Whilst overall segment revenue declined, EBIT increased as a result of improved shipbuilding margin from 2.4 per cent in FY2020 H1 to 6.4 per cent in FY2021 H1 as the company’s Philippines and Vietnam operations matured and lower margin commercial vessels were completed in Australia.
The EBIT and EBIT margin increase in Australasia was driven by new deliveries and orders under the Guardian-class patrol boat program (GCPB) and the Cape-class patrol boat program as well as the delivery of a new 97-metre ferry for Trinidad and Tobago. Work also commenced on six new Cape-class boats slated for the Royal Australian Navy. Austal delivered the eighth GCPB during FY2021 H1.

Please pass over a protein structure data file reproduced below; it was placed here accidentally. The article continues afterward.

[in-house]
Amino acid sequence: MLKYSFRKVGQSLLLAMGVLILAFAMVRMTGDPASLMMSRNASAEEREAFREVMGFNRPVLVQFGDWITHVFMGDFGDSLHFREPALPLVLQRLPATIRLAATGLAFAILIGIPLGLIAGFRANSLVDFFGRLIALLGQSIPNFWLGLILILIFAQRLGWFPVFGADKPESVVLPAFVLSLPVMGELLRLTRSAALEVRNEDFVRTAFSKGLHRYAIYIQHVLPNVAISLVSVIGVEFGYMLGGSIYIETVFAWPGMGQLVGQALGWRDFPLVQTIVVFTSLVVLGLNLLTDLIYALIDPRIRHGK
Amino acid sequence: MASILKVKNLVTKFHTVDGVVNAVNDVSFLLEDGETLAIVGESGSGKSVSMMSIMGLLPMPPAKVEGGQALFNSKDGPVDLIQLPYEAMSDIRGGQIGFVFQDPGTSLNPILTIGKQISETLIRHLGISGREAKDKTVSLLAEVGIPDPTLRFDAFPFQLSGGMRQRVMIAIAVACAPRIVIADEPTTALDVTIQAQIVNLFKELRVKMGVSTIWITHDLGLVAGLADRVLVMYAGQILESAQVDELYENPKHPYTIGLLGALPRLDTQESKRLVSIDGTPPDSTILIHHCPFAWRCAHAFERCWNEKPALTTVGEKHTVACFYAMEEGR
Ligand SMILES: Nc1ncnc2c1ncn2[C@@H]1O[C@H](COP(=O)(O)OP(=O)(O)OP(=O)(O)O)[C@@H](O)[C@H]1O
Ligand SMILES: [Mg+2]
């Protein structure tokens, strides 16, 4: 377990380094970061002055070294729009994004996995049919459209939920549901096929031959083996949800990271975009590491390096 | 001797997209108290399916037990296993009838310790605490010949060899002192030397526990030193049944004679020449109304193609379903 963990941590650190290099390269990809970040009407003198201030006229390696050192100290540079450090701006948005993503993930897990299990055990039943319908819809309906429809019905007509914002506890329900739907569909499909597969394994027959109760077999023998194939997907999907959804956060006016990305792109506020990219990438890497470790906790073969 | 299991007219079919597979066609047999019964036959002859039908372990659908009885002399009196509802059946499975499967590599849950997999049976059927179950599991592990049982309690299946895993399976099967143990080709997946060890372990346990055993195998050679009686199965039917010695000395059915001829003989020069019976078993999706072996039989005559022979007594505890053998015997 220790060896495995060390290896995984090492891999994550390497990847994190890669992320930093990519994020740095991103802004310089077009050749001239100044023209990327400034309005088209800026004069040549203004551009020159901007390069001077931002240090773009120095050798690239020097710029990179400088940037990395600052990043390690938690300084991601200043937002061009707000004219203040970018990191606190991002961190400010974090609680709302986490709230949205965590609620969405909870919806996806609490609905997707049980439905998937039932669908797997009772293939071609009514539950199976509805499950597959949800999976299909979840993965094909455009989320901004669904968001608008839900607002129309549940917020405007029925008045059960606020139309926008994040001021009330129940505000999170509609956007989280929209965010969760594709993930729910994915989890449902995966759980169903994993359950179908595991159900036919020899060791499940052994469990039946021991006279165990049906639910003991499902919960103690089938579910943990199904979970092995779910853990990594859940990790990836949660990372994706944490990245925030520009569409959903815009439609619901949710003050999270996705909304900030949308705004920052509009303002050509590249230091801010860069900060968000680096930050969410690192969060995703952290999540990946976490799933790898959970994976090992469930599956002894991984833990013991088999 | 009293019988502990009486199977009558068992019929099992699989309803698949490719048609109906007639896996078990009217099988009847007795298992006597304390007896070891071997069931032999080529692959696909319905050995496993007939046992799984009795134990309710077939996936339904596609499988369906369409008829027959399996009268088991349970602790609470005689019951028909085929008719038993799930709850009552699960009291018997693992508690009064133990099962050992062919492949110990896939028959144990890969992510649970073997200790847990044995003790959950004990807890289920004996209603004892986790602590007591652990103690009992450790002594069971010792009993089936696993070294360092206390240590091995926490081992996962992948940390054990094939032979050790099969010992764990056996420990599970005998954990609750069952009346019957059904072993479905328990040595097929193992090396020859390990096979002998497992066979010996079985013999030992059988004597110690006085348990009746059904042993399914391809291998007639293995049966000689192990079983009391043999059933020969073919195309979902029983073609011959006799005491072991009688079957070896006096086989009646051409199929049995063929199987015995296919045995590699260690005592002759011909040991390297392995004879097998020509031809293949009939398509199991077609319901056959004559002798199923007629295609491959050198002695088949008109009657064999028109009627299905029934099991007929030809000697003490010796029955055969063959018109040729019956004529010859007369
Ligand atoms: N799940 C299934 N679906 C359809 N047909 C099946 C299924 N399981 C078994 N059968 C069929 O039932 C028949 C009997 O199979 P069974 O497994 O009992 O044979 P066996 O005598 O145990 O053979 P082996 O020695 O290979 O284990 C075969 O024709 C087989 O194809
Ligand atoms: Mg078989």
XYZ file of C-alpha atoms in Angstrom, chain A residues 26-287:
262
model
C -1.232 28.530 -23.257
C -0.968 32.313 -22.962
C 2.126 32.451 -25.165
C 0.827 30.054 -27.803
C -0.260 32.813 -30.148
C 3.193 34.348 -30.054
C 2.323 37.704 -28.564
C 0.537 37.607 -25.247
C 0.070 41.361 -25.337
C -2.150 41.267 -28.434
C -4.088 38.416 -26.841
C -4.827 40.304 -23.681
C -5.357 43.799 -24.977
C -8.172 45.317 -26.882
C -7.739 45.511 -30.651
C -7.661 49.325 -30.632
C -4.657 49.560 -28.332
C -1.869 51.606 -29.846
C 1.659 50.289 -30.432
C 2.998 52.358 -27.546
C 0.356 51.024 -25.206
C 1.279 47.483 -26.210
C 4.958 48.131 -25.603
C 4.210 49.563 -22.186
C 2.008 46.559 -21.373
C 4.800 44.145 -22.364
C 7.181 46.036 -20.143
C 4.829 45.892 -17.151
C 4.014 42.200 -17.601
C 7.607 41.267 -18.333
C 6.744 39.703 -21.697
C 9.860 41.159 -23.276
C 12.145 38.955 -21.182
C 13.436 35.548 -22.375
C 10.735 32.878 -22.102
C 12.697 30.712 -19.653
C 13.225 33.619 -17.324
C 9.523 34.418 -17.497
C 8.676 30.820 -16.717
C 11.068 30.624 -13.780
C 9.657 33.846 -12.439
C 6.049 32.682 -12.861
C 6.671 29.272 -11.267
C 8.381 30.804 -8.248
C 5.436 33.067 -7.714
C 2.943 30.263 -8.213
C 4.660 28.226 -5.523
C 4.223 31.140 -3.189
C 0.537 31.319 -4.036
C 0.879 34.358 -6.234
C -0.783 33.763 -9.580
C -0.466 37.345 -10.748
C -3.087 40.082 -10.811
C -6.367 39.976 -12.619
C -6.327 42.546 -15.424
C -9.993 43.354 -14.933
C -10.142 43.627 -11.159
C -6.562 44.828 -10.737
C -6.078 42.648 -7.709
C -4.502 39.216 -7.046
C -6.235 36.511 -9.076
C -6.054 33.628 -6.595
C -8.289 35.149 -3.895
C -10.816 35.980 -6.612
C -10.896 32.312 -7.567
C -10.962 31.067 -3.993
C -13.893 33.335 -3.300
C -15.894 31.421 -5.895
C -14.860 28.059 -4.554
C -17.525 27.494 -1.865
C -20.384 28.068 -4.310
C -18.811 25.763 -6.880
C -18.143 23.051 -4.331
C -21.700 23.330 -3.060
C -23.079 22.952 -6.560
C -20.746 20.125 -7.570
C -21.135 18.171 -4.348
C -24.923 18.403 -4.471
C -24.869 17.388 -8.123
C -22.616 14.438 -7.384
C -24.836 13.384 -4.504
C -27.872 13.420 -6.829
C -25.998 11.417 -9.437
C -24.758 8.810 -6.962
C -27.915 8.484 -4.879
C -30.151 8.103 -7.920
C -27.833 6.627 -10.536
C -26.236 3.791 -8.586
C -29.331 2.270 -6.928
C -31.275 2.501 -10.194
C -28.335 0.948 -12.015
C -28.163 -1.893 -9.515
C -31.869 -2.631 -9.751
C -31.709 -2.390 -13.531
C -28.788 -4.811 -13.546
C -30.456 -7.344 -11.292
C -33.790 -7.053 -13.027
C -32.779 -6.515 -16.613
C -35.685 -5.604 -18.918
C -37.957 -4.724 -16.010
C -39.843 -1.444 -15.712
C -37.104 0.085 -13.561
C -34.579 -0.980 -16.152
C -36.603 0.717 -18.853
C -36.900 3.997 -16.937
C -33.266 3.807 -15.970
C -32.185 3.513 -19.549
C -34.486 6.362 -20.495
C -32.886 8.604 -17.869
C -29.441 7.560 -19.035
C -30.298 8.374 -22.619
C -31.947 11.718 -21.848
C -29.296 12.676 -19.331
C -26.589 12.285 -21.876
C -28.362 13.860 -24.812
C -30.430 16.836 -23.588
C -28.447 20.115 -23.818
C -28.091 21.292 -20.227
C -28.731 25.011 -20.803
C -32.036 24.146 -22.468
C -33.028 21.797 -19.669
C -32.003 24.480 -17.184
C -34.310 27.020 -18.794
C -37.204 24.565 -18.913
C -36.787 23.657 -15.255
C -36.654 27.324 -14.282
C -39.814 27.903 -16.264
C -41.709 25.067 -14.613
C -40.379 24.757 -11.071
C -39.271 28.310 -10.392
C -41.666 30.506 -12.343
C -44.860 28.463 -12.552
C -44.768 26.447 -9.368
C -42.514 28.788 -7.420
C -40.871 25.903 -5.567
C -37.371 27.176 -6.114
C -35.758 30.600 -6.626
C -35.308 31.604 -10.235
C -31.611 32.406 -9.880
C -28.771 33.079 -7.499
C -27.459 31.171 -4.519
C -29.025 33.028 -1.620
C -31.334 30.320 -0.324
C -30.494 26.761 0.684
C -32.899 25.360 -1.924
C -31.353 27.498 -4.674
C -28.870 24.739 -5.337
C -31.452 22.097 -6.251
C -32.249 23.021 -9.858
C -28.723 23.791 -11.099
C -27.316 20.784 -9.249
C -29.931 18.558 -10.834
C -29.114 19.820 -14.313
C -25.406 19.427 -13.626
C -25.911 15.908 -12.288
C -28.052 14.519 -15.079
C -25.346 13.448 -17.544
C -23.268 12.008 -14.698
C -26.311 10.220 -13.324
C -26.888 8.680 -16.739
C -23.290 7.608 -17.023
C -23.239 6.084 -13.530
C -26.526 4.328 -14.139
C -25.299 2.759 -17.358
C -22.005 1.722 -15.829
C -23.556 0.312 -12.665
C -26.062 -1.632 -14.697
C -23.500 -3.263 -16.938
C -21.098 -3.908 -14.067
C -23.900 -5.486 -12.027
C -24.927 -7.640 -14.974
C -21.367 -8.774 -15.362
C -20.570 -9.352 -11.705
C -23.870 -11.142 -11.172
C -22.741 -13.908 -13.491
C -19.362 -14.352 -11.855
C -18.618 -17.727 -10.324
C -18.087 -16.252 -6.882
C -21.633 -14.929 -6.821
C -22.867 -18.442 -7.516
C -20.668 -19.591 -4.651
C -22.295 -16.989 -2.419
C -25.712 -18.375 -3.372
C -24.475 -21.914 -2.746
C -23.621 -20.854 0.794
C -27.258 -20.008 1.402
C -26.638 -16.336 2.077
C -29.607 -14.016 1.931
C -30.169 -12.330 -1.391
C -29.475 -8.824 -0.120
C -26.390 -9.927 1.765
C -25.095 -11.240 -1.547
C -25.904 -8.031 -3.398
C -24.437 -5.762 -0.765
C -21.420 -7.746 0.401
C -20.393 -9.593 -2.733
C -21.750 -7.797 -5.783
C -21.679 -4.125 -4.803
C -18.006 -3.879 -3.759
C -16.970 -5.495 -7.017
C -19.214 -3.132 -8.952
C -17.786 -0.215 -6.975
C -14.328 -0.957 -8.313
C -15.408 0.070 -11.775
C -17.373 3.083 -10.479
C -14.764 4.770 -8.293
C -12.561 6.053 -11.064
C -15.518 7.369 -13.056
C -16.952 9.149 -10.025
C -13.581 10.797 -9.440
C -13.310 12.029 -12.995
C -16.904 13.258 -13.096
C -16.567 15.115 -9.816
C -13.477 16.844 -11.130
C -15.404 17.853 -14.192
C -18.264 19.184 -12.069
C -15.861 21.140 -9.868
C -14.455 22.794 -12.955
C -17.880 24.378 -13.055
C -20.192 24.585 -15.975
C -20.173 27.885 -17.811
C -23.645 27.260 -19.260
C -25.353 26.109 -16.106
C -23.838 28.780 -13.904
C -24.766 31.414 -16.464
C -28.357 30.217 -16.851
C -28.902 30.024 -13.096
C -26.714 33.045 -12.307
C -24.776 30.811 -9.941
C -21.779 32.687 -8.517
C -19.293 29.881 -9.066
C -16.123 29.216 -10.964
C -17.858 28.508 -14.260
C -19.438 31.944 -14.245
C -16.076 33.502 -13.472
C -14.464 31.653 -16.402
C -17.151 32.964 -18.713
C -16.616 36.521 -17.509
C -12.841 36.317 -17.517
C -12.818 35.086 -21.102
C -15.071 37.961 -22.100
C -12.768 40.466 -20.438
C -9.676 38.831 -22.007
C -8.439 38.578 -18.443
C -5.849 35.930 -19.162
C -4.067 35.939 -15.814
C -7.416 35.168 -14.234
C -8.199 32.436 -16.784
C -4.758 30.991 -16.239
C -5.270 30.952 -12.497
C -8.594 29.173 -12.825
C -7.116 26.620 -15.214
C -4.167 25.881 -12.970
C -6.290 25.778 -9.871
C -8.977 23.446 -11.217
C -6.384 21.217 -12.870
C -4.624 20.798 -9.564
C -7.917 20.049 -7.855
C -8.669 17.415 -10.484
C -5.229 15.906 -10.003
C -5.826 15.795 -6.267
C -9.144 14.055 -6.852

Support revenue increased 71.2 per cent, from AU$30.8 million (US$24.1 million) in FY2020 H1 to AU$52.7 million (US$41.2 million) in FY2021 H1, stemming primarily from emergent work related to support of the first ten Cape-class boats and a small contribution from the acquisition of ship repair and support business BSE on November 30, 2020.
The company said broader macroeconomic and travel effects of the pandemic have dampened demand for commercial ferries in the past 12 months and the company’s sustainment services in the short to medium term.
Austal has maintained its October 2020 guidance for FY2021 EBIT of AU$125 million (US$97.8 million) and reduced revenue guidance to approximately AU$1.65 billion (US$1.29 billion) as a result of the appreciating AU$, reduced USA support activities and Covid-19 related program delays in Australasia.
Austal estimates that revenue associated with existing shipbuilding contracts plus the commencement of work on EPF 15 plus support revenue at FY2021 levels will total approximately AU$1.4 billion (US$1.1 billion) in FY2022.